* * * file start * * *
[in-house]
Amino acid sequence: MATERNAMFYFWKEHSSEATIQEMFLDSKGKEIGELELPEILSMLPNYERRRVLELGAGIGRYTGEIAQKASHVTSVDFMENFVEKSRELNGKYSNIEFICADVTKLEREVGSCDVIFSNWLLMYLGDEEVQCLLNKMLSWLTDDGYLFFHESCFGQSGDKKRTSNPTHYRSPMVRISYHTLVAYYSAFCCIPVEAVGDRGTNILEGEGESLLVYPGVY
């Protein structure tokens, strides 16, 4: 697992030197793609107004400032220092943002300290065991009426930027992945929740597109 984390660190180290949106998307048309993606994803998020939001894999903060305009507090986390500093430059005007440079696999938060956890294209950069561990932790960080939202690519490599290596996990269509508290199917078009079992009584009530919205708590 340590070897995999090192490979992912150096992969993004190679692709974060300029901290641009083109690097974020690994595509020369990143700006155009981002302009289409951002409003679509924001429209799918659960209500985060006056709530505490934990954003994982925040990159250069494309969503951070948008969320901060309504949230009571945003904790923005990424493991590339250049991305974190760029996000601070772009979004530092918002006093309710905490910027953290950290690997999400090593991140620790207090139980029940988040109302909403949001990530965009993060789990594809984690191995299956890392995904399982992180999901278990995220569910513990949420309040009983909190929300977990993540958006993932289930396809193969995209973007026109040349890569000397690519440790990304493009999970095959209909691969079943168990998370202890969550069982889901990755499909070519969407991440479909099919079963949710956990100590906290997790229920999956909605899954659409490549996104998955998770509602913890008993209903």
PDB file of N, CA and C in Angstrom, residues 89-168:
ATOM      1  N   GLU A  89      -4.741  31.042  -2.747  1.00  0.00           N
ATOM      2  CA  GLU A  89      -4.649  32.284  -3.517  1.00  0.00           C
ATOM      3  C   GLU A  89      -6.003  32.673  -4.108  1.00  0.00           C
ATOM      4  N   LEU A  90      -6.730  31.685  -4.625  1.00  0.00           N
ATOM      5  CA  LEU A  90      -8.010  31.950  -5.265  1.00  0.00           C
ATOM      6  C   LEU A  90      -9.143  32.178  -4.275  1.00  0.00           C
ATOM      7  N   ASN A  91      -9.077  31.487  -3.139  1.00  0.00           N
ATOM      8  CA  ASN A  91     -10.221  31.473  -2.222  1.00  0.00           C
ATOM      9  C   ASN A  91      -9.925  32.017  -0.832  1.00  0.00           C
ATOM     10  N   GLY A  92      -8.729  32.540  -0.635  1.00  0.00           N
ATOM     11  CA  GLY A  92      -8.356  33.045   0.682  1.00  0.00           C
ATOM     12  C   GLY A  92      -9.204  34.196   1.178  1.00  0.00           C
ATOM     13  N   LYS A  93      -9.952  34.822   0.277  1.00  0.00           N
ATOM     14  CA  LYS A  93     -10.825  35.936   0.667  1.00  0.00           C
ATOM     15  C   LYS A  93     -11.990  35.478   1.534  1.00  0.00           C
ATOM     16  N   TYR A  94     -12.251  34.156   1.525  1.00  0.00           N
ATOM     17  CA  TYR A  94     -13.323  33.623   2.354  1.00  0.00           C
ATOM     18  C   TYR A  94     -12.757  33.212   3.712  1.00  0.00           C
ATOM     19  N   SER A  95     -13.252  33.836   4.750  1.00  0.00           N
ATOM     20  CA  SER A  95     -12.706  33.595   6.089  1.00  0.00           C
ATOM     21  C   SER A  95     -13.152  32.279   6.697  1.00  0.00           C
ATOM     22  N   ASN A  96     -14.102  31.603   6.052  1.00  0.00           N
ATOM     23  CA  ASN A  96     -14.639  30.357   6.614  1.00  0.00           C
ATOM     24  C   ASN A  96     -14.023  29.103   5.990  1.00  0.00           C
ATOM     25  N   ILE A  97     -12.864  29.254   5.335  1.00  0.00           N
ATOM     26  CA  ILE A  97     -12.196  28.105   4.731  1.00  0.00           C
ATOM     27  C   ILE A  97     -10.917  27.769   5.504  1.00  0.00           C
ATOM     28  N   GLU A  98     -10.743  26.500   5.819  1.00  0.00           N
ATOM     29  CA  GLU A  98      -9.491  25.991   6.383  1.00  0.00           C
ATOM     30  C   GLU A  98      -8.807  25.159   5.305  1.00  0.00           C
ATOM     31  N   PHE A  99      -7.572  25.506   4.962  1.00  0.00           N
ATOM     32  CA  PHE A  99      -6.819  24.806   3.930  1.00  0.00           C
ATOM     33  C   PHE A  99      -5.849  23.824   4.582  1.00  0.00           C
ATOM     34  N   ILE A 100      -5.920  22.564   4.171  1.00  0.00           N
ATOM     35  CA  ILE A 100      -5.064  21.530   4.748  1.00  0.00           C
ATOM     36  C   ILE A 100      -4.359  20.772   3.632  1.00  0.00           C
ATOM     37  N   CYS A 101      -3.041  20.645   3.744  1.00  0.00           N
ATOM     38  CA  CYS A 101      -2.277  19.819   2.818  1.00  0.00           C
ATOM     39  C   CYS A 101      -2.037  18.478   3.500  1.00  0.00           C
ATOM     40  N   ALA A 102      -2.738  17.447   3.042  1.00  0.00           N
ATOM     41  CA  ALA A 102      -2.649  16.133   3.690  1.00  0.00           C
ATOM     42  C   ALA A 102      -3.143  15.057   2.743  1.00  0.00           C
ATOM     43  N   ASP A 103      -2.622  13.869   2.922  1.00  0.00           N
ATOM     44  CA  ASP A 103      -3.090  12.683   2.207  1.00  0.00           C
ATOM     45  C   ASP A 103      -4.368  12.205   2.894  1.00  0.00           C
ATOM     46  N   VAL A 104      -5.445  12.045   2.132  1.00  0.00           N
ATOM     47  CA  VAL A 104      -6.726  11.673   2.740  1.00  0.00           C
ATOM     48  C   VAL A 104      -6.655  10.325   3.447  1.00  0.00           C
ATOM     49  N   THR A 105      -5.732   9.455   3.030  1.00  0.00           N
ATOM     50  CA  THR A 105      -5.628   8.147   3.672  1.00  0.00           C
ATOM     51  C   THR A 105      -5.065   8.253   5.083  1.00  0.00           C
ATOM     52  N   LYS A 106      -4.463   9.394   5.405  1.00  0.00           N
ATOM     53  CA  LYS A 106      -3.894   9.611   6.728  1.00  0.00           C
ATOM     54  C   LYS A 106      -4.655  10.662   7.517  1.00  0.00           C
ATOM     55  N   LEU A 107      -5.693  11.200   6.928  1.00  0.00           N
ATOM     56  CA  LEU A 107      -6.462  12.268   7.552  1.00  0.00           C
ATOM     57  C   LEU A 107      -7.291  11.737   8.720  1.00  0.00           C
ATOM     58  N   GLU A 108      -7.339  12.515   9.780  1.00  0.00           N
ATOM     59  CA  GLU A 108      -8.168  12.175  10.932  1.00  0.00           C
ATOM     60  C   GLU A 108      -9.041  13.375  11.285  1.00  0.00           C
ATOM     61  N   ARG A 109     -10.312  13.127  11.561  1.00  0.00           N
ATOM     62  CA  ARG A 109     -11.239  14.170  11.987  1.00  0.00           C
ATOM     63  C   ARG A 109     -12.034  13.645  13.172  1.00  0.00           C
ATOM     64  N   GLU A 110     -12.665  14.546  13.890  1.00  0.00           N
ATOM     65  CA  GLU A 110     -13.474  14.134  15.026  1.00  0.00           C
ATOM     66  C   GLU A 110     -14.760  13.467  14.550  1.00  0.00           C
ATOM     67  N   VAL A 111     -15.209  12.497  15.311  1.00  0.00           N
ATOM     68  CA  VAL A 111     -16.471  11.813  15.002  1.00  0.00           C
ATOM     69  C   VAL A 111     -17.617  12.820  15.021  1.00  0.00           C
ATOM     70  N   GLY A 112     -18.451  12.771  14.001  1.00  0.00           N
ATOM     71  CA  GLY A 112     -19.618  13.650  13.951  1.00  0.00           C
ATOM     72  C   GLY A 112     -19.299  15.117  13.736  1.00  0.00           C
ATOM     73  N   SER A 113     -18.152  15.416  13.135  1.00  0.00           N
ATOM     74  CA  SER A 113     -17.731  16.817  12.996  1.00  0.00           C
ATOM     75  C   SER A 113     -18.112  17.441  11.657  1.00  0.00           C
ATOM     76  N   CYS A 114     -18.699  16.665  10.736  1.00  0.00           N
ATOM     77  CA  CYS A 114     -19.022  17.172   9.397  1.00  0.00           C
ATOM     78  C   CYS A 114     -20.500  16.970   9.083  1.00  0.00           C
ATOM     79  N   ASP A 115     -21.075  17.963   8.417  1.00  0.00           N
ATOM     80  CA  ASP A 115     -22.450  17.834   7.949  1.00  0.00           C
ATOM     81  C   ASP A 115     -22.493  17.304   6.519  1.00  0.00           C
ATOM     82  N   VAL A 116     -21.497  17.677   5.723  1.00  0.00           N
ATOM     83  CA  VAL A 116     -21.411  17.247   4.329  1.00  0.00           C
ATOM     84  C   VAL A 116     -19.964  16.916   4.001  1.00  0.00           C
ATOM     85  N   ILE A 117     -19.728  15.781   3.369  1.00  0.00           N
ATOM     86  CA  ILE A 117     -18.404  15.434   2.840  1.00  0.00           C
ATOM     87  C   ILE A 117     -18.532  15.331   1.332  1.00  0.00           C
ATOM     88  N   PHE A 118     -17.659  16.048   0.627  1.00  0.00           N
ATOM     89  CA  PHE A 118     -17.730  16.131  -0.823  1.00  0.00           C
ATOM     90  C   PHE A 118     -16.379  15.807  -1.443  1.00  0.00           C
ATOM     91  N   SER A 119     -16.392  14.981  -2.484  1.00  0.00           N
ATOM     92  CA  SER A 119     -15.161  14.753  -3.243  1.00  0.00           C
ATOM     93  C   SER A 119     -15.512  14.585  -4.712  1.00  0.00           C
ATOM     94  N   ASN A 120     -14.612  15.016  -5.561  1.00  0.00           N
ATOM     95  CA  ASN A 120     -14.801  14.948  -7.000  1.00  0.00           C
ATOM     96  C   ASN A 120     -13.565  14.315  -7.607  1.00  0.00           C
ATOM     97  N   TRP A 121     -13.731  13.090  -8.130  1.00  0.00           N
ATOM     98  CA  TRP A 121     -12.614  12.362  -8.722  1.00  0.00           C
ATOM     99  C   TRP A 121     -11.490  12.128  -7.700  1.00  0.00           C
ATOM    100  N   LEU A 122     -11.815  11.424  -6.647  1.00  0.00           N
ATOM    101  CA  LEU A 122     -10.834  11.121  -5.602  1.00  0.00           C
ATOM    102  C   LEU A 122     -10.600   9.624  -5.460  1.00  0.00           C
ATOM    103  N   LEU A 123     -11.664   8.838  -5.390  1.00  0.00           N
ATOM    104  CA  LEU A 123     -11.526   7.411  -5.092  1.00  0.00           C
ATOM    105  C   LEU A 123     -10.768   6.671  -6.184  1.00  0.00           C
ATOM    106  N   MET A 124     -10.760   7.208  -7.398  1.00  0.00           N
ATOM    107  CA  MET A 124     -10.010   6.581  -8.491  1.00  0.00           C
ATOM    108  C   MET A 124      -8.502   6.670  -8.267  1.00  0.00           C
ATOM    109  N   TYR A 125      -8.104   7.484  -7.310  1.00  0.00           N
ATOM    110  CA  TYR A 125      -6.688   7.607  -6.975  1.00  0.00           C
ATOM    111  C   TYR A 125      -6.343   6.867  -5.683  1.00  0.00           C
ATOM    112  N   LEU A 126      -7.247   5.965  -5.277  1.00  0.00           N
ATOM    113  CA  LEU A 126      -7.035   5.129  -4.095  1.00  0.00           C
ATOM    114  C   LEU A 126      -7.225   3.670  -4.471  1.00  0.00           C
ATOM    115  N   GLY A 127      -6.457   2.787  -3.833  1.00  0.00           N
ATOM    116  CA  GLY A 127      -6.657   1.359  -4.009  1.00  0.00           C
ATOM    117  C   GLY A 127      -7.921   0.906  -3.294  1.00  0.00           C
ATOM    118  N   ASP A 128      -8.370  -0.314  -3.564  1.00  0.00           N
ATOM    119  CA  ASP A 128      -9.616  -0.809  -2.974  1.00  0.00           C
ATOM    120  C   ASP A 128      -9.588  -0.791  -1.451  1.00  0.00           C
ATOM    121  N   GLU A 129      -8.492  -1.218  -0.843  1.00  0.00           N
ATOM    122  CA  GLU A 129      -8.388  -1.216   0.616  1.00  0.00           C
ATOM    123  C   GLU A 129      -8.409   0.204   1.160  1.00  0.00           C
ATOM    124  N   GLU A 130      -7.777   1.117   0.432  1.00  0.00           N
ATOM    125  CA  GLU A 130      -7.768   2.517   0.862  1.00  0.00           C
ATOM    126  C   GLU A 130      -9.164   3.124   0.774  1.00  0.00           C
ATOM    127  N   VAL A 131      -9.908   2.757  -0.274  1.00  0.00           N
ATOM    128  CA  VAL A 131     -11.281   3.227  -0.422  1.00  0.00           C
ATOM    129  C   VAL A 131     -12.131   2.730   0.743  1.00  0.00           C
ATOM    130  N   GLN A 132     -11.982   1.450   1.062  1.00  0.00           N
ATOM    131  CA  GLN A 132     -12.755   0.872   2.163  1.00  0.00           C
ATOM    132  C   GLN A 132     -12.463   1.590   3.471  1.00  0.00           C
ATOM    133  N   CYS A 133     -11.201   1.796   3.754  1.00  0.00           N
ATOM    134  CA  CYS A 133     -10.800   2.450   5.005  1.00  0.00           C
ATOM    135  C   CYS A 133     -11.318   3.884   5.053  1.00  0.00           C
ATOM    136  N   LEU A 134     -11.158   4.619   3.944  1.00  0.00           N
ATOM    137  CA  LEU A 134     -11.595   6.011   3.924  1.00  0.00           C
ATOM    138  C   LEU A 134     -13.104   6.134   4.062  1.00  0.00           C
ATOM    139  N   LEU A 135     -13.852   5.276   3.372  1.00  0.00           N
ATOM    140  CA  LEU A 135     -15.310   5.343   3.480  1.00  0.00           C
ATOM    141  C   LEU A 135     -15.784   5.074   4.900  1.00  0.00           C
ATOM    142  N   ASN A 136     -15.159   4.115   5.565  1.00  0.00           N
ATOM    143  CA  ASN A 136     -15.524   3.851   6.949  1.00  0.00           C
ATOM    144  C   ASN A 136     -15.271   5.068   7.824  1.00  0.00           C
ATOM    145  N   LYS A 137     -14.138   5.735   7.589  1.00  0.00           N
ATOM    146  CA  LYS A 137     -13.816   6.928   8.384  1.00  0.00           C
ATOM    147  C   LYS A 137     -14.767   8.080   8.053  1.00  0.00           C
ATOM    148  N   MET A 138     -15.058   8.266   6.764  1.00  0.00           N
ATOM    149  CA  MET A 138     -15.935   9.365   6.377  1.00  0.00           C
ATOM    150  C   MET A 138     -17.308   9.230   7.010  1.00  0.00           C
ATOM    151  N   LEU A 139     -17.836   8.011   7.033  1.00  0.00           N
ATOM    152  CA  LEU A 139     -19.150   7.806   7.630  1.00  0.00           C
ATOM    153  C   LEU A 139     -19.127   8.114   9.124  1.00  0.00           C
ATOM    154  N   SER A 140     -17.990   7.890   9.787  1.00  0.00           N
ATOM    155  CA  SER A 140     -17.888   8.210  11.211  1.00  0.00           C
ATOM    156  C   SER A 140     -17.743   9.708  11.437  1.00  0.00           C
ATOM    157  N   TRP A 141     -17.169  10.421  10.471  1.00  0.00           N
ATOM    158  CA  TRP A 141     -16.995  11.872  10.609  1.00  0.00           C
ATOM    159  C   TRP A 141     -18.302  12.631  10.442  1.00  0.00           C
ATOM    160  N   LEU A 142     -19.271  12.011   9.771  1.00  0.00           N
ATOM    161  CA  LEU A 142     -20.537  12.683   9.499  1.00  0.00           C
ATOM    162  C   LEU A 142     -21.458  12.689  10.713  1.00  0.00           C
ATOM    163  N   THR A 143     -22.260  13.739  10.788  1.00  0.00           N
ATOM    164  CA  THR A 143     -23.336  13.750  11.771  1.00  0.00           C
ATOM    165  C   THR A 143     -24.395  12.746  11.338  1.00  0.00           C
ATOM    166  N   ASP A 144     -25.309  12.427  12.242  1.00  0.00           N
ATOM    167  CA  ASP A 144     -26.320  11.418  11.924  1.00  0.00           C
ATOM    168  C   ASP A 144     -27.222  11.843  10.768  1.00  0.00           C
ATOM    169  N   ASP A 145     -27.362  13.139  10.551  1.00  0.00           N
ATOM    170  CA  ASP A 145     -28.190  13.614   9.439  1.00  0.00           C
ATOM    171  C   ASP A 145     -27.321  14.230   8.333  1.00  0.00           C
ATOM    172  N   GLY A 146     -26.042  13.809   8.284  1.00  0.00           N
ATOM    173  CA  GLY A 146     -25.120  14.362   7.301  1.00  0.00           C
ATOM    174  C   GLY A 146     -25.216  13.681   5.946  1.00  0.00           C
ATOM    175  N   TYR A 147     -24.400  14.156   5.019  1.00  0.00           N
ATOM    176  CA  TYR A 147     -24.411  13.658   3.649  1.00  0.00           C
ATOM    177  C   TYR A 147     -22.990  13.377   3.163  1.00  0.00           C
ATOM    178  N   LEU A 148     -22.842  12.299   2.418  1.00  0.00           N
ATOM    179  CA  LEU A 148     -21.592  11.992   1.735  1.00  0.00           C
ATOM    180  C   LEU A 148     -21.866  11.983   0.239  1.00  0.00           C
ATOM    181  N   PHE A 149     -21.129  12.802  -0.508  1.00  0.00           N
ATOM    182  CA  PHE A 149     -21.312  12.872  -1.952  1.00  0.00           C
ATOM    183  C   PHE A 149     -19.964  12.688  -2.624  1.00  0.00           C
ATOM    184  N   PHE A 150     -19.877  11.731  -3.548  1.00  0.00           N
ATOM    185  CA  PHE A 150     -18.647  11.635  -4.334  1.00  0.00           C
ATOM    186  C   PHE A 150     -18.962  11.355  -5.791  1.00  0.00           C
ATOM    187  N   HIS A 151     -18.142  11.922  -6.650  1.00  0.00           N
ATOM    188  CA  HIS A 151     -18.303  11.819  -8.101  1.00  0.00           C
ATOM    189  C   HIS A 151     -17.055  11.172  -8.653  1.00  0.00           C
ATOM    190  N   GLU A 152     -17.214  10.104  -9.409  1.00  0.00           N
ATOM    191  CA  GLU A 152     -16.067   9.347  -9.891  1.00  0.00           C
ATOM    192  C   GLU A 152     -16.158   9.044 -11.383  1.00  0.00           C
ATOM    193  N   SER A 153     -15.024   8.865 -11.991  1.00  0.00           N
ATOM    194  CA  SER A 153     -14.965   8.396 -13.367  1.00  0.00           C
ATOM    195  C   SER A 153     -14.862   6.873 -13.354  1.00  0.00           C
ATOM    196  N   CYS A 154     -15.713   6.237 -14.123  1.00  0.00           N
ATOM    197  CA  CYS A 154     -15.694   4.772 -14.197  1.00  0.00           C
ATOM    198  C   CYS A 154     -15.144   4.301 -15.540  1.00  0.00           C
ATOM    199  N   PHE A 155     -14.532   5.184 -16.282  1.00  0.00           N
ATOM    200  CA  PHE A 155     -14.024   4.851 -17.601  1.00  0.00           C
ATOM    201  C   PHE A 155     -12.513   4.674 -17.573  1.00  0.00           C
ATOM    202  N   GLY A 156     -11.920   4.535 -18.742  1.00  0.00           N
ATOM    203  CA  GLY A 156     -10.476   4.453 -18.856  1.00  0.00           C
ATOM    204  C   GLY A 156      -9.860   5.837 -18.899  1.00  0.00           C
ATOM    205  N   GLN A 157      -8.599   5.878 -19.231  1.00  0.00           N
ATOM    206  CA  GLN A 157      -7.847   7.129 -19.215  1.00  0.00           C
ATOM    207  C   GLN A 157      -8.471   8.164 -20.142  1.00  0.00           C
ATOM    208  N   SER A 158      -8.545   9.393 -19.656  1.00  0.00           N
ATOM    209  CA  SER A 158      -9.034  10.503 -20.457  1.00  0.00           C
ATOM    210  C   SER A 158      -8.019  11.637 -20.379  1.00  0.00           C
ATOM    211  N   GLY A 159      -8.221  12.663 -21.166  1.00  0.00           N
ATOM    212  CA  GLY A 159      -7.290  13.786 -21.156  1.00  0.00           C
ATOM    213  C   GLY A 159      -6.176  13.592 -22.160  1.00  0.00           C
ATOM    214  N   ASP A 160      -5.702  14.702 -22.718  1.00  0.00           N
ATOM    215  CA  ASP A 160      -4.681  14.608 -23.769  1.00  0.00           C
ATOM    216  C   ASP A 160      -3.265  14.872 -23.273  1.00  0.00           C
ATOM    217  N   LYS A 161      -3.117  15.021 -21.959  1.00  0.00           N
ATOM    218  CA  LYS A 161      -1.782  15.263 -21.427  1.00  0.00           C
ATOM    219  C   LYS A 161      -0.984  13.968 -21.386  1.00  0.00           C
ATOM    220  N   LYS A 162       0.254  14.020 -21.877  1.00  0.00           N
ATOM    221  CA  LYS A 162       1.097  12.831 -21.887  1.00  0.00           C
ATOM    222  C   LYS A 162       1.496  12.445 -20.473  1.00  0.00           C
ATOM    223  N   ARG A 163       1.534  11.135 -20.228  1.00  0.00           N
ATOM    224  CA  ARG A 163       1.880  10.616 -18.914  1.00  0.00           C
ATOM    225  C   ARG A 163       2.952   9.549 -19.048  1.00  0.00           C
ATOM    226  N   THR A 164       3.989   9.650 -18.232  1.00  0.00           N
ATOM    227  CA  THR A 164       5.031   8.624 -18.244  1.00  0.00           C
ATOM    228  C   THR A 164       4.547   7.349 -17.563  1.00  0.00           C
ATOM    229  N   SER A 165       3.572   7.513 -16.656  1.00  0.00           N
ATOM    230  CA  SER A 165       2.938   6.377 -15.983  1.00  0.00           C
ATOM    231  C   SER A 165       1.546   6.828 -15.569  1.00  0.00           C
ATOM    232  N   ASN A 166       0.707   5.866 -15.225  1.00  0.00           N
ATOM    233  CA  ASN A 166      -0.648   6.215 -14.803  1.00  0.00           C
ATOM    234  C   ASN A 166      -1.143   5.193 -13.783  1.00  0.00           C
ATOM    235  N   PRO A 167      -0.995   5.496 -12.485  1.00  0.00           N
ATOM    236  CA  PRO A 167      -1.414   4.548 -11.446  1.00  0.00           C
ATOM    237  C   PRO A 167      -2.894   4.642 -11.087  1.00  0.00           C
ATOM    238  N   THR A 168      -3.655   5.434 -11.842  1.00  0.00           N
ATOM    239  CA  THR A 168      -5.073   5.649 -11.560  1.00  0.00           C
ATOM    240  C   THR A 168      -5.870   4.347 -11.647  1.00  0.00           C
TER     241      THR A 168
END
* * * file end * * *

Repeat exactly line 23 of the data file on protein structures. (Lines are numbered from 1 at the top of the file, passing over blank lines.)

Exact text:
ATOM     19  N   SER A  95     -13.252  33.836   4.750  1.00  0.00           N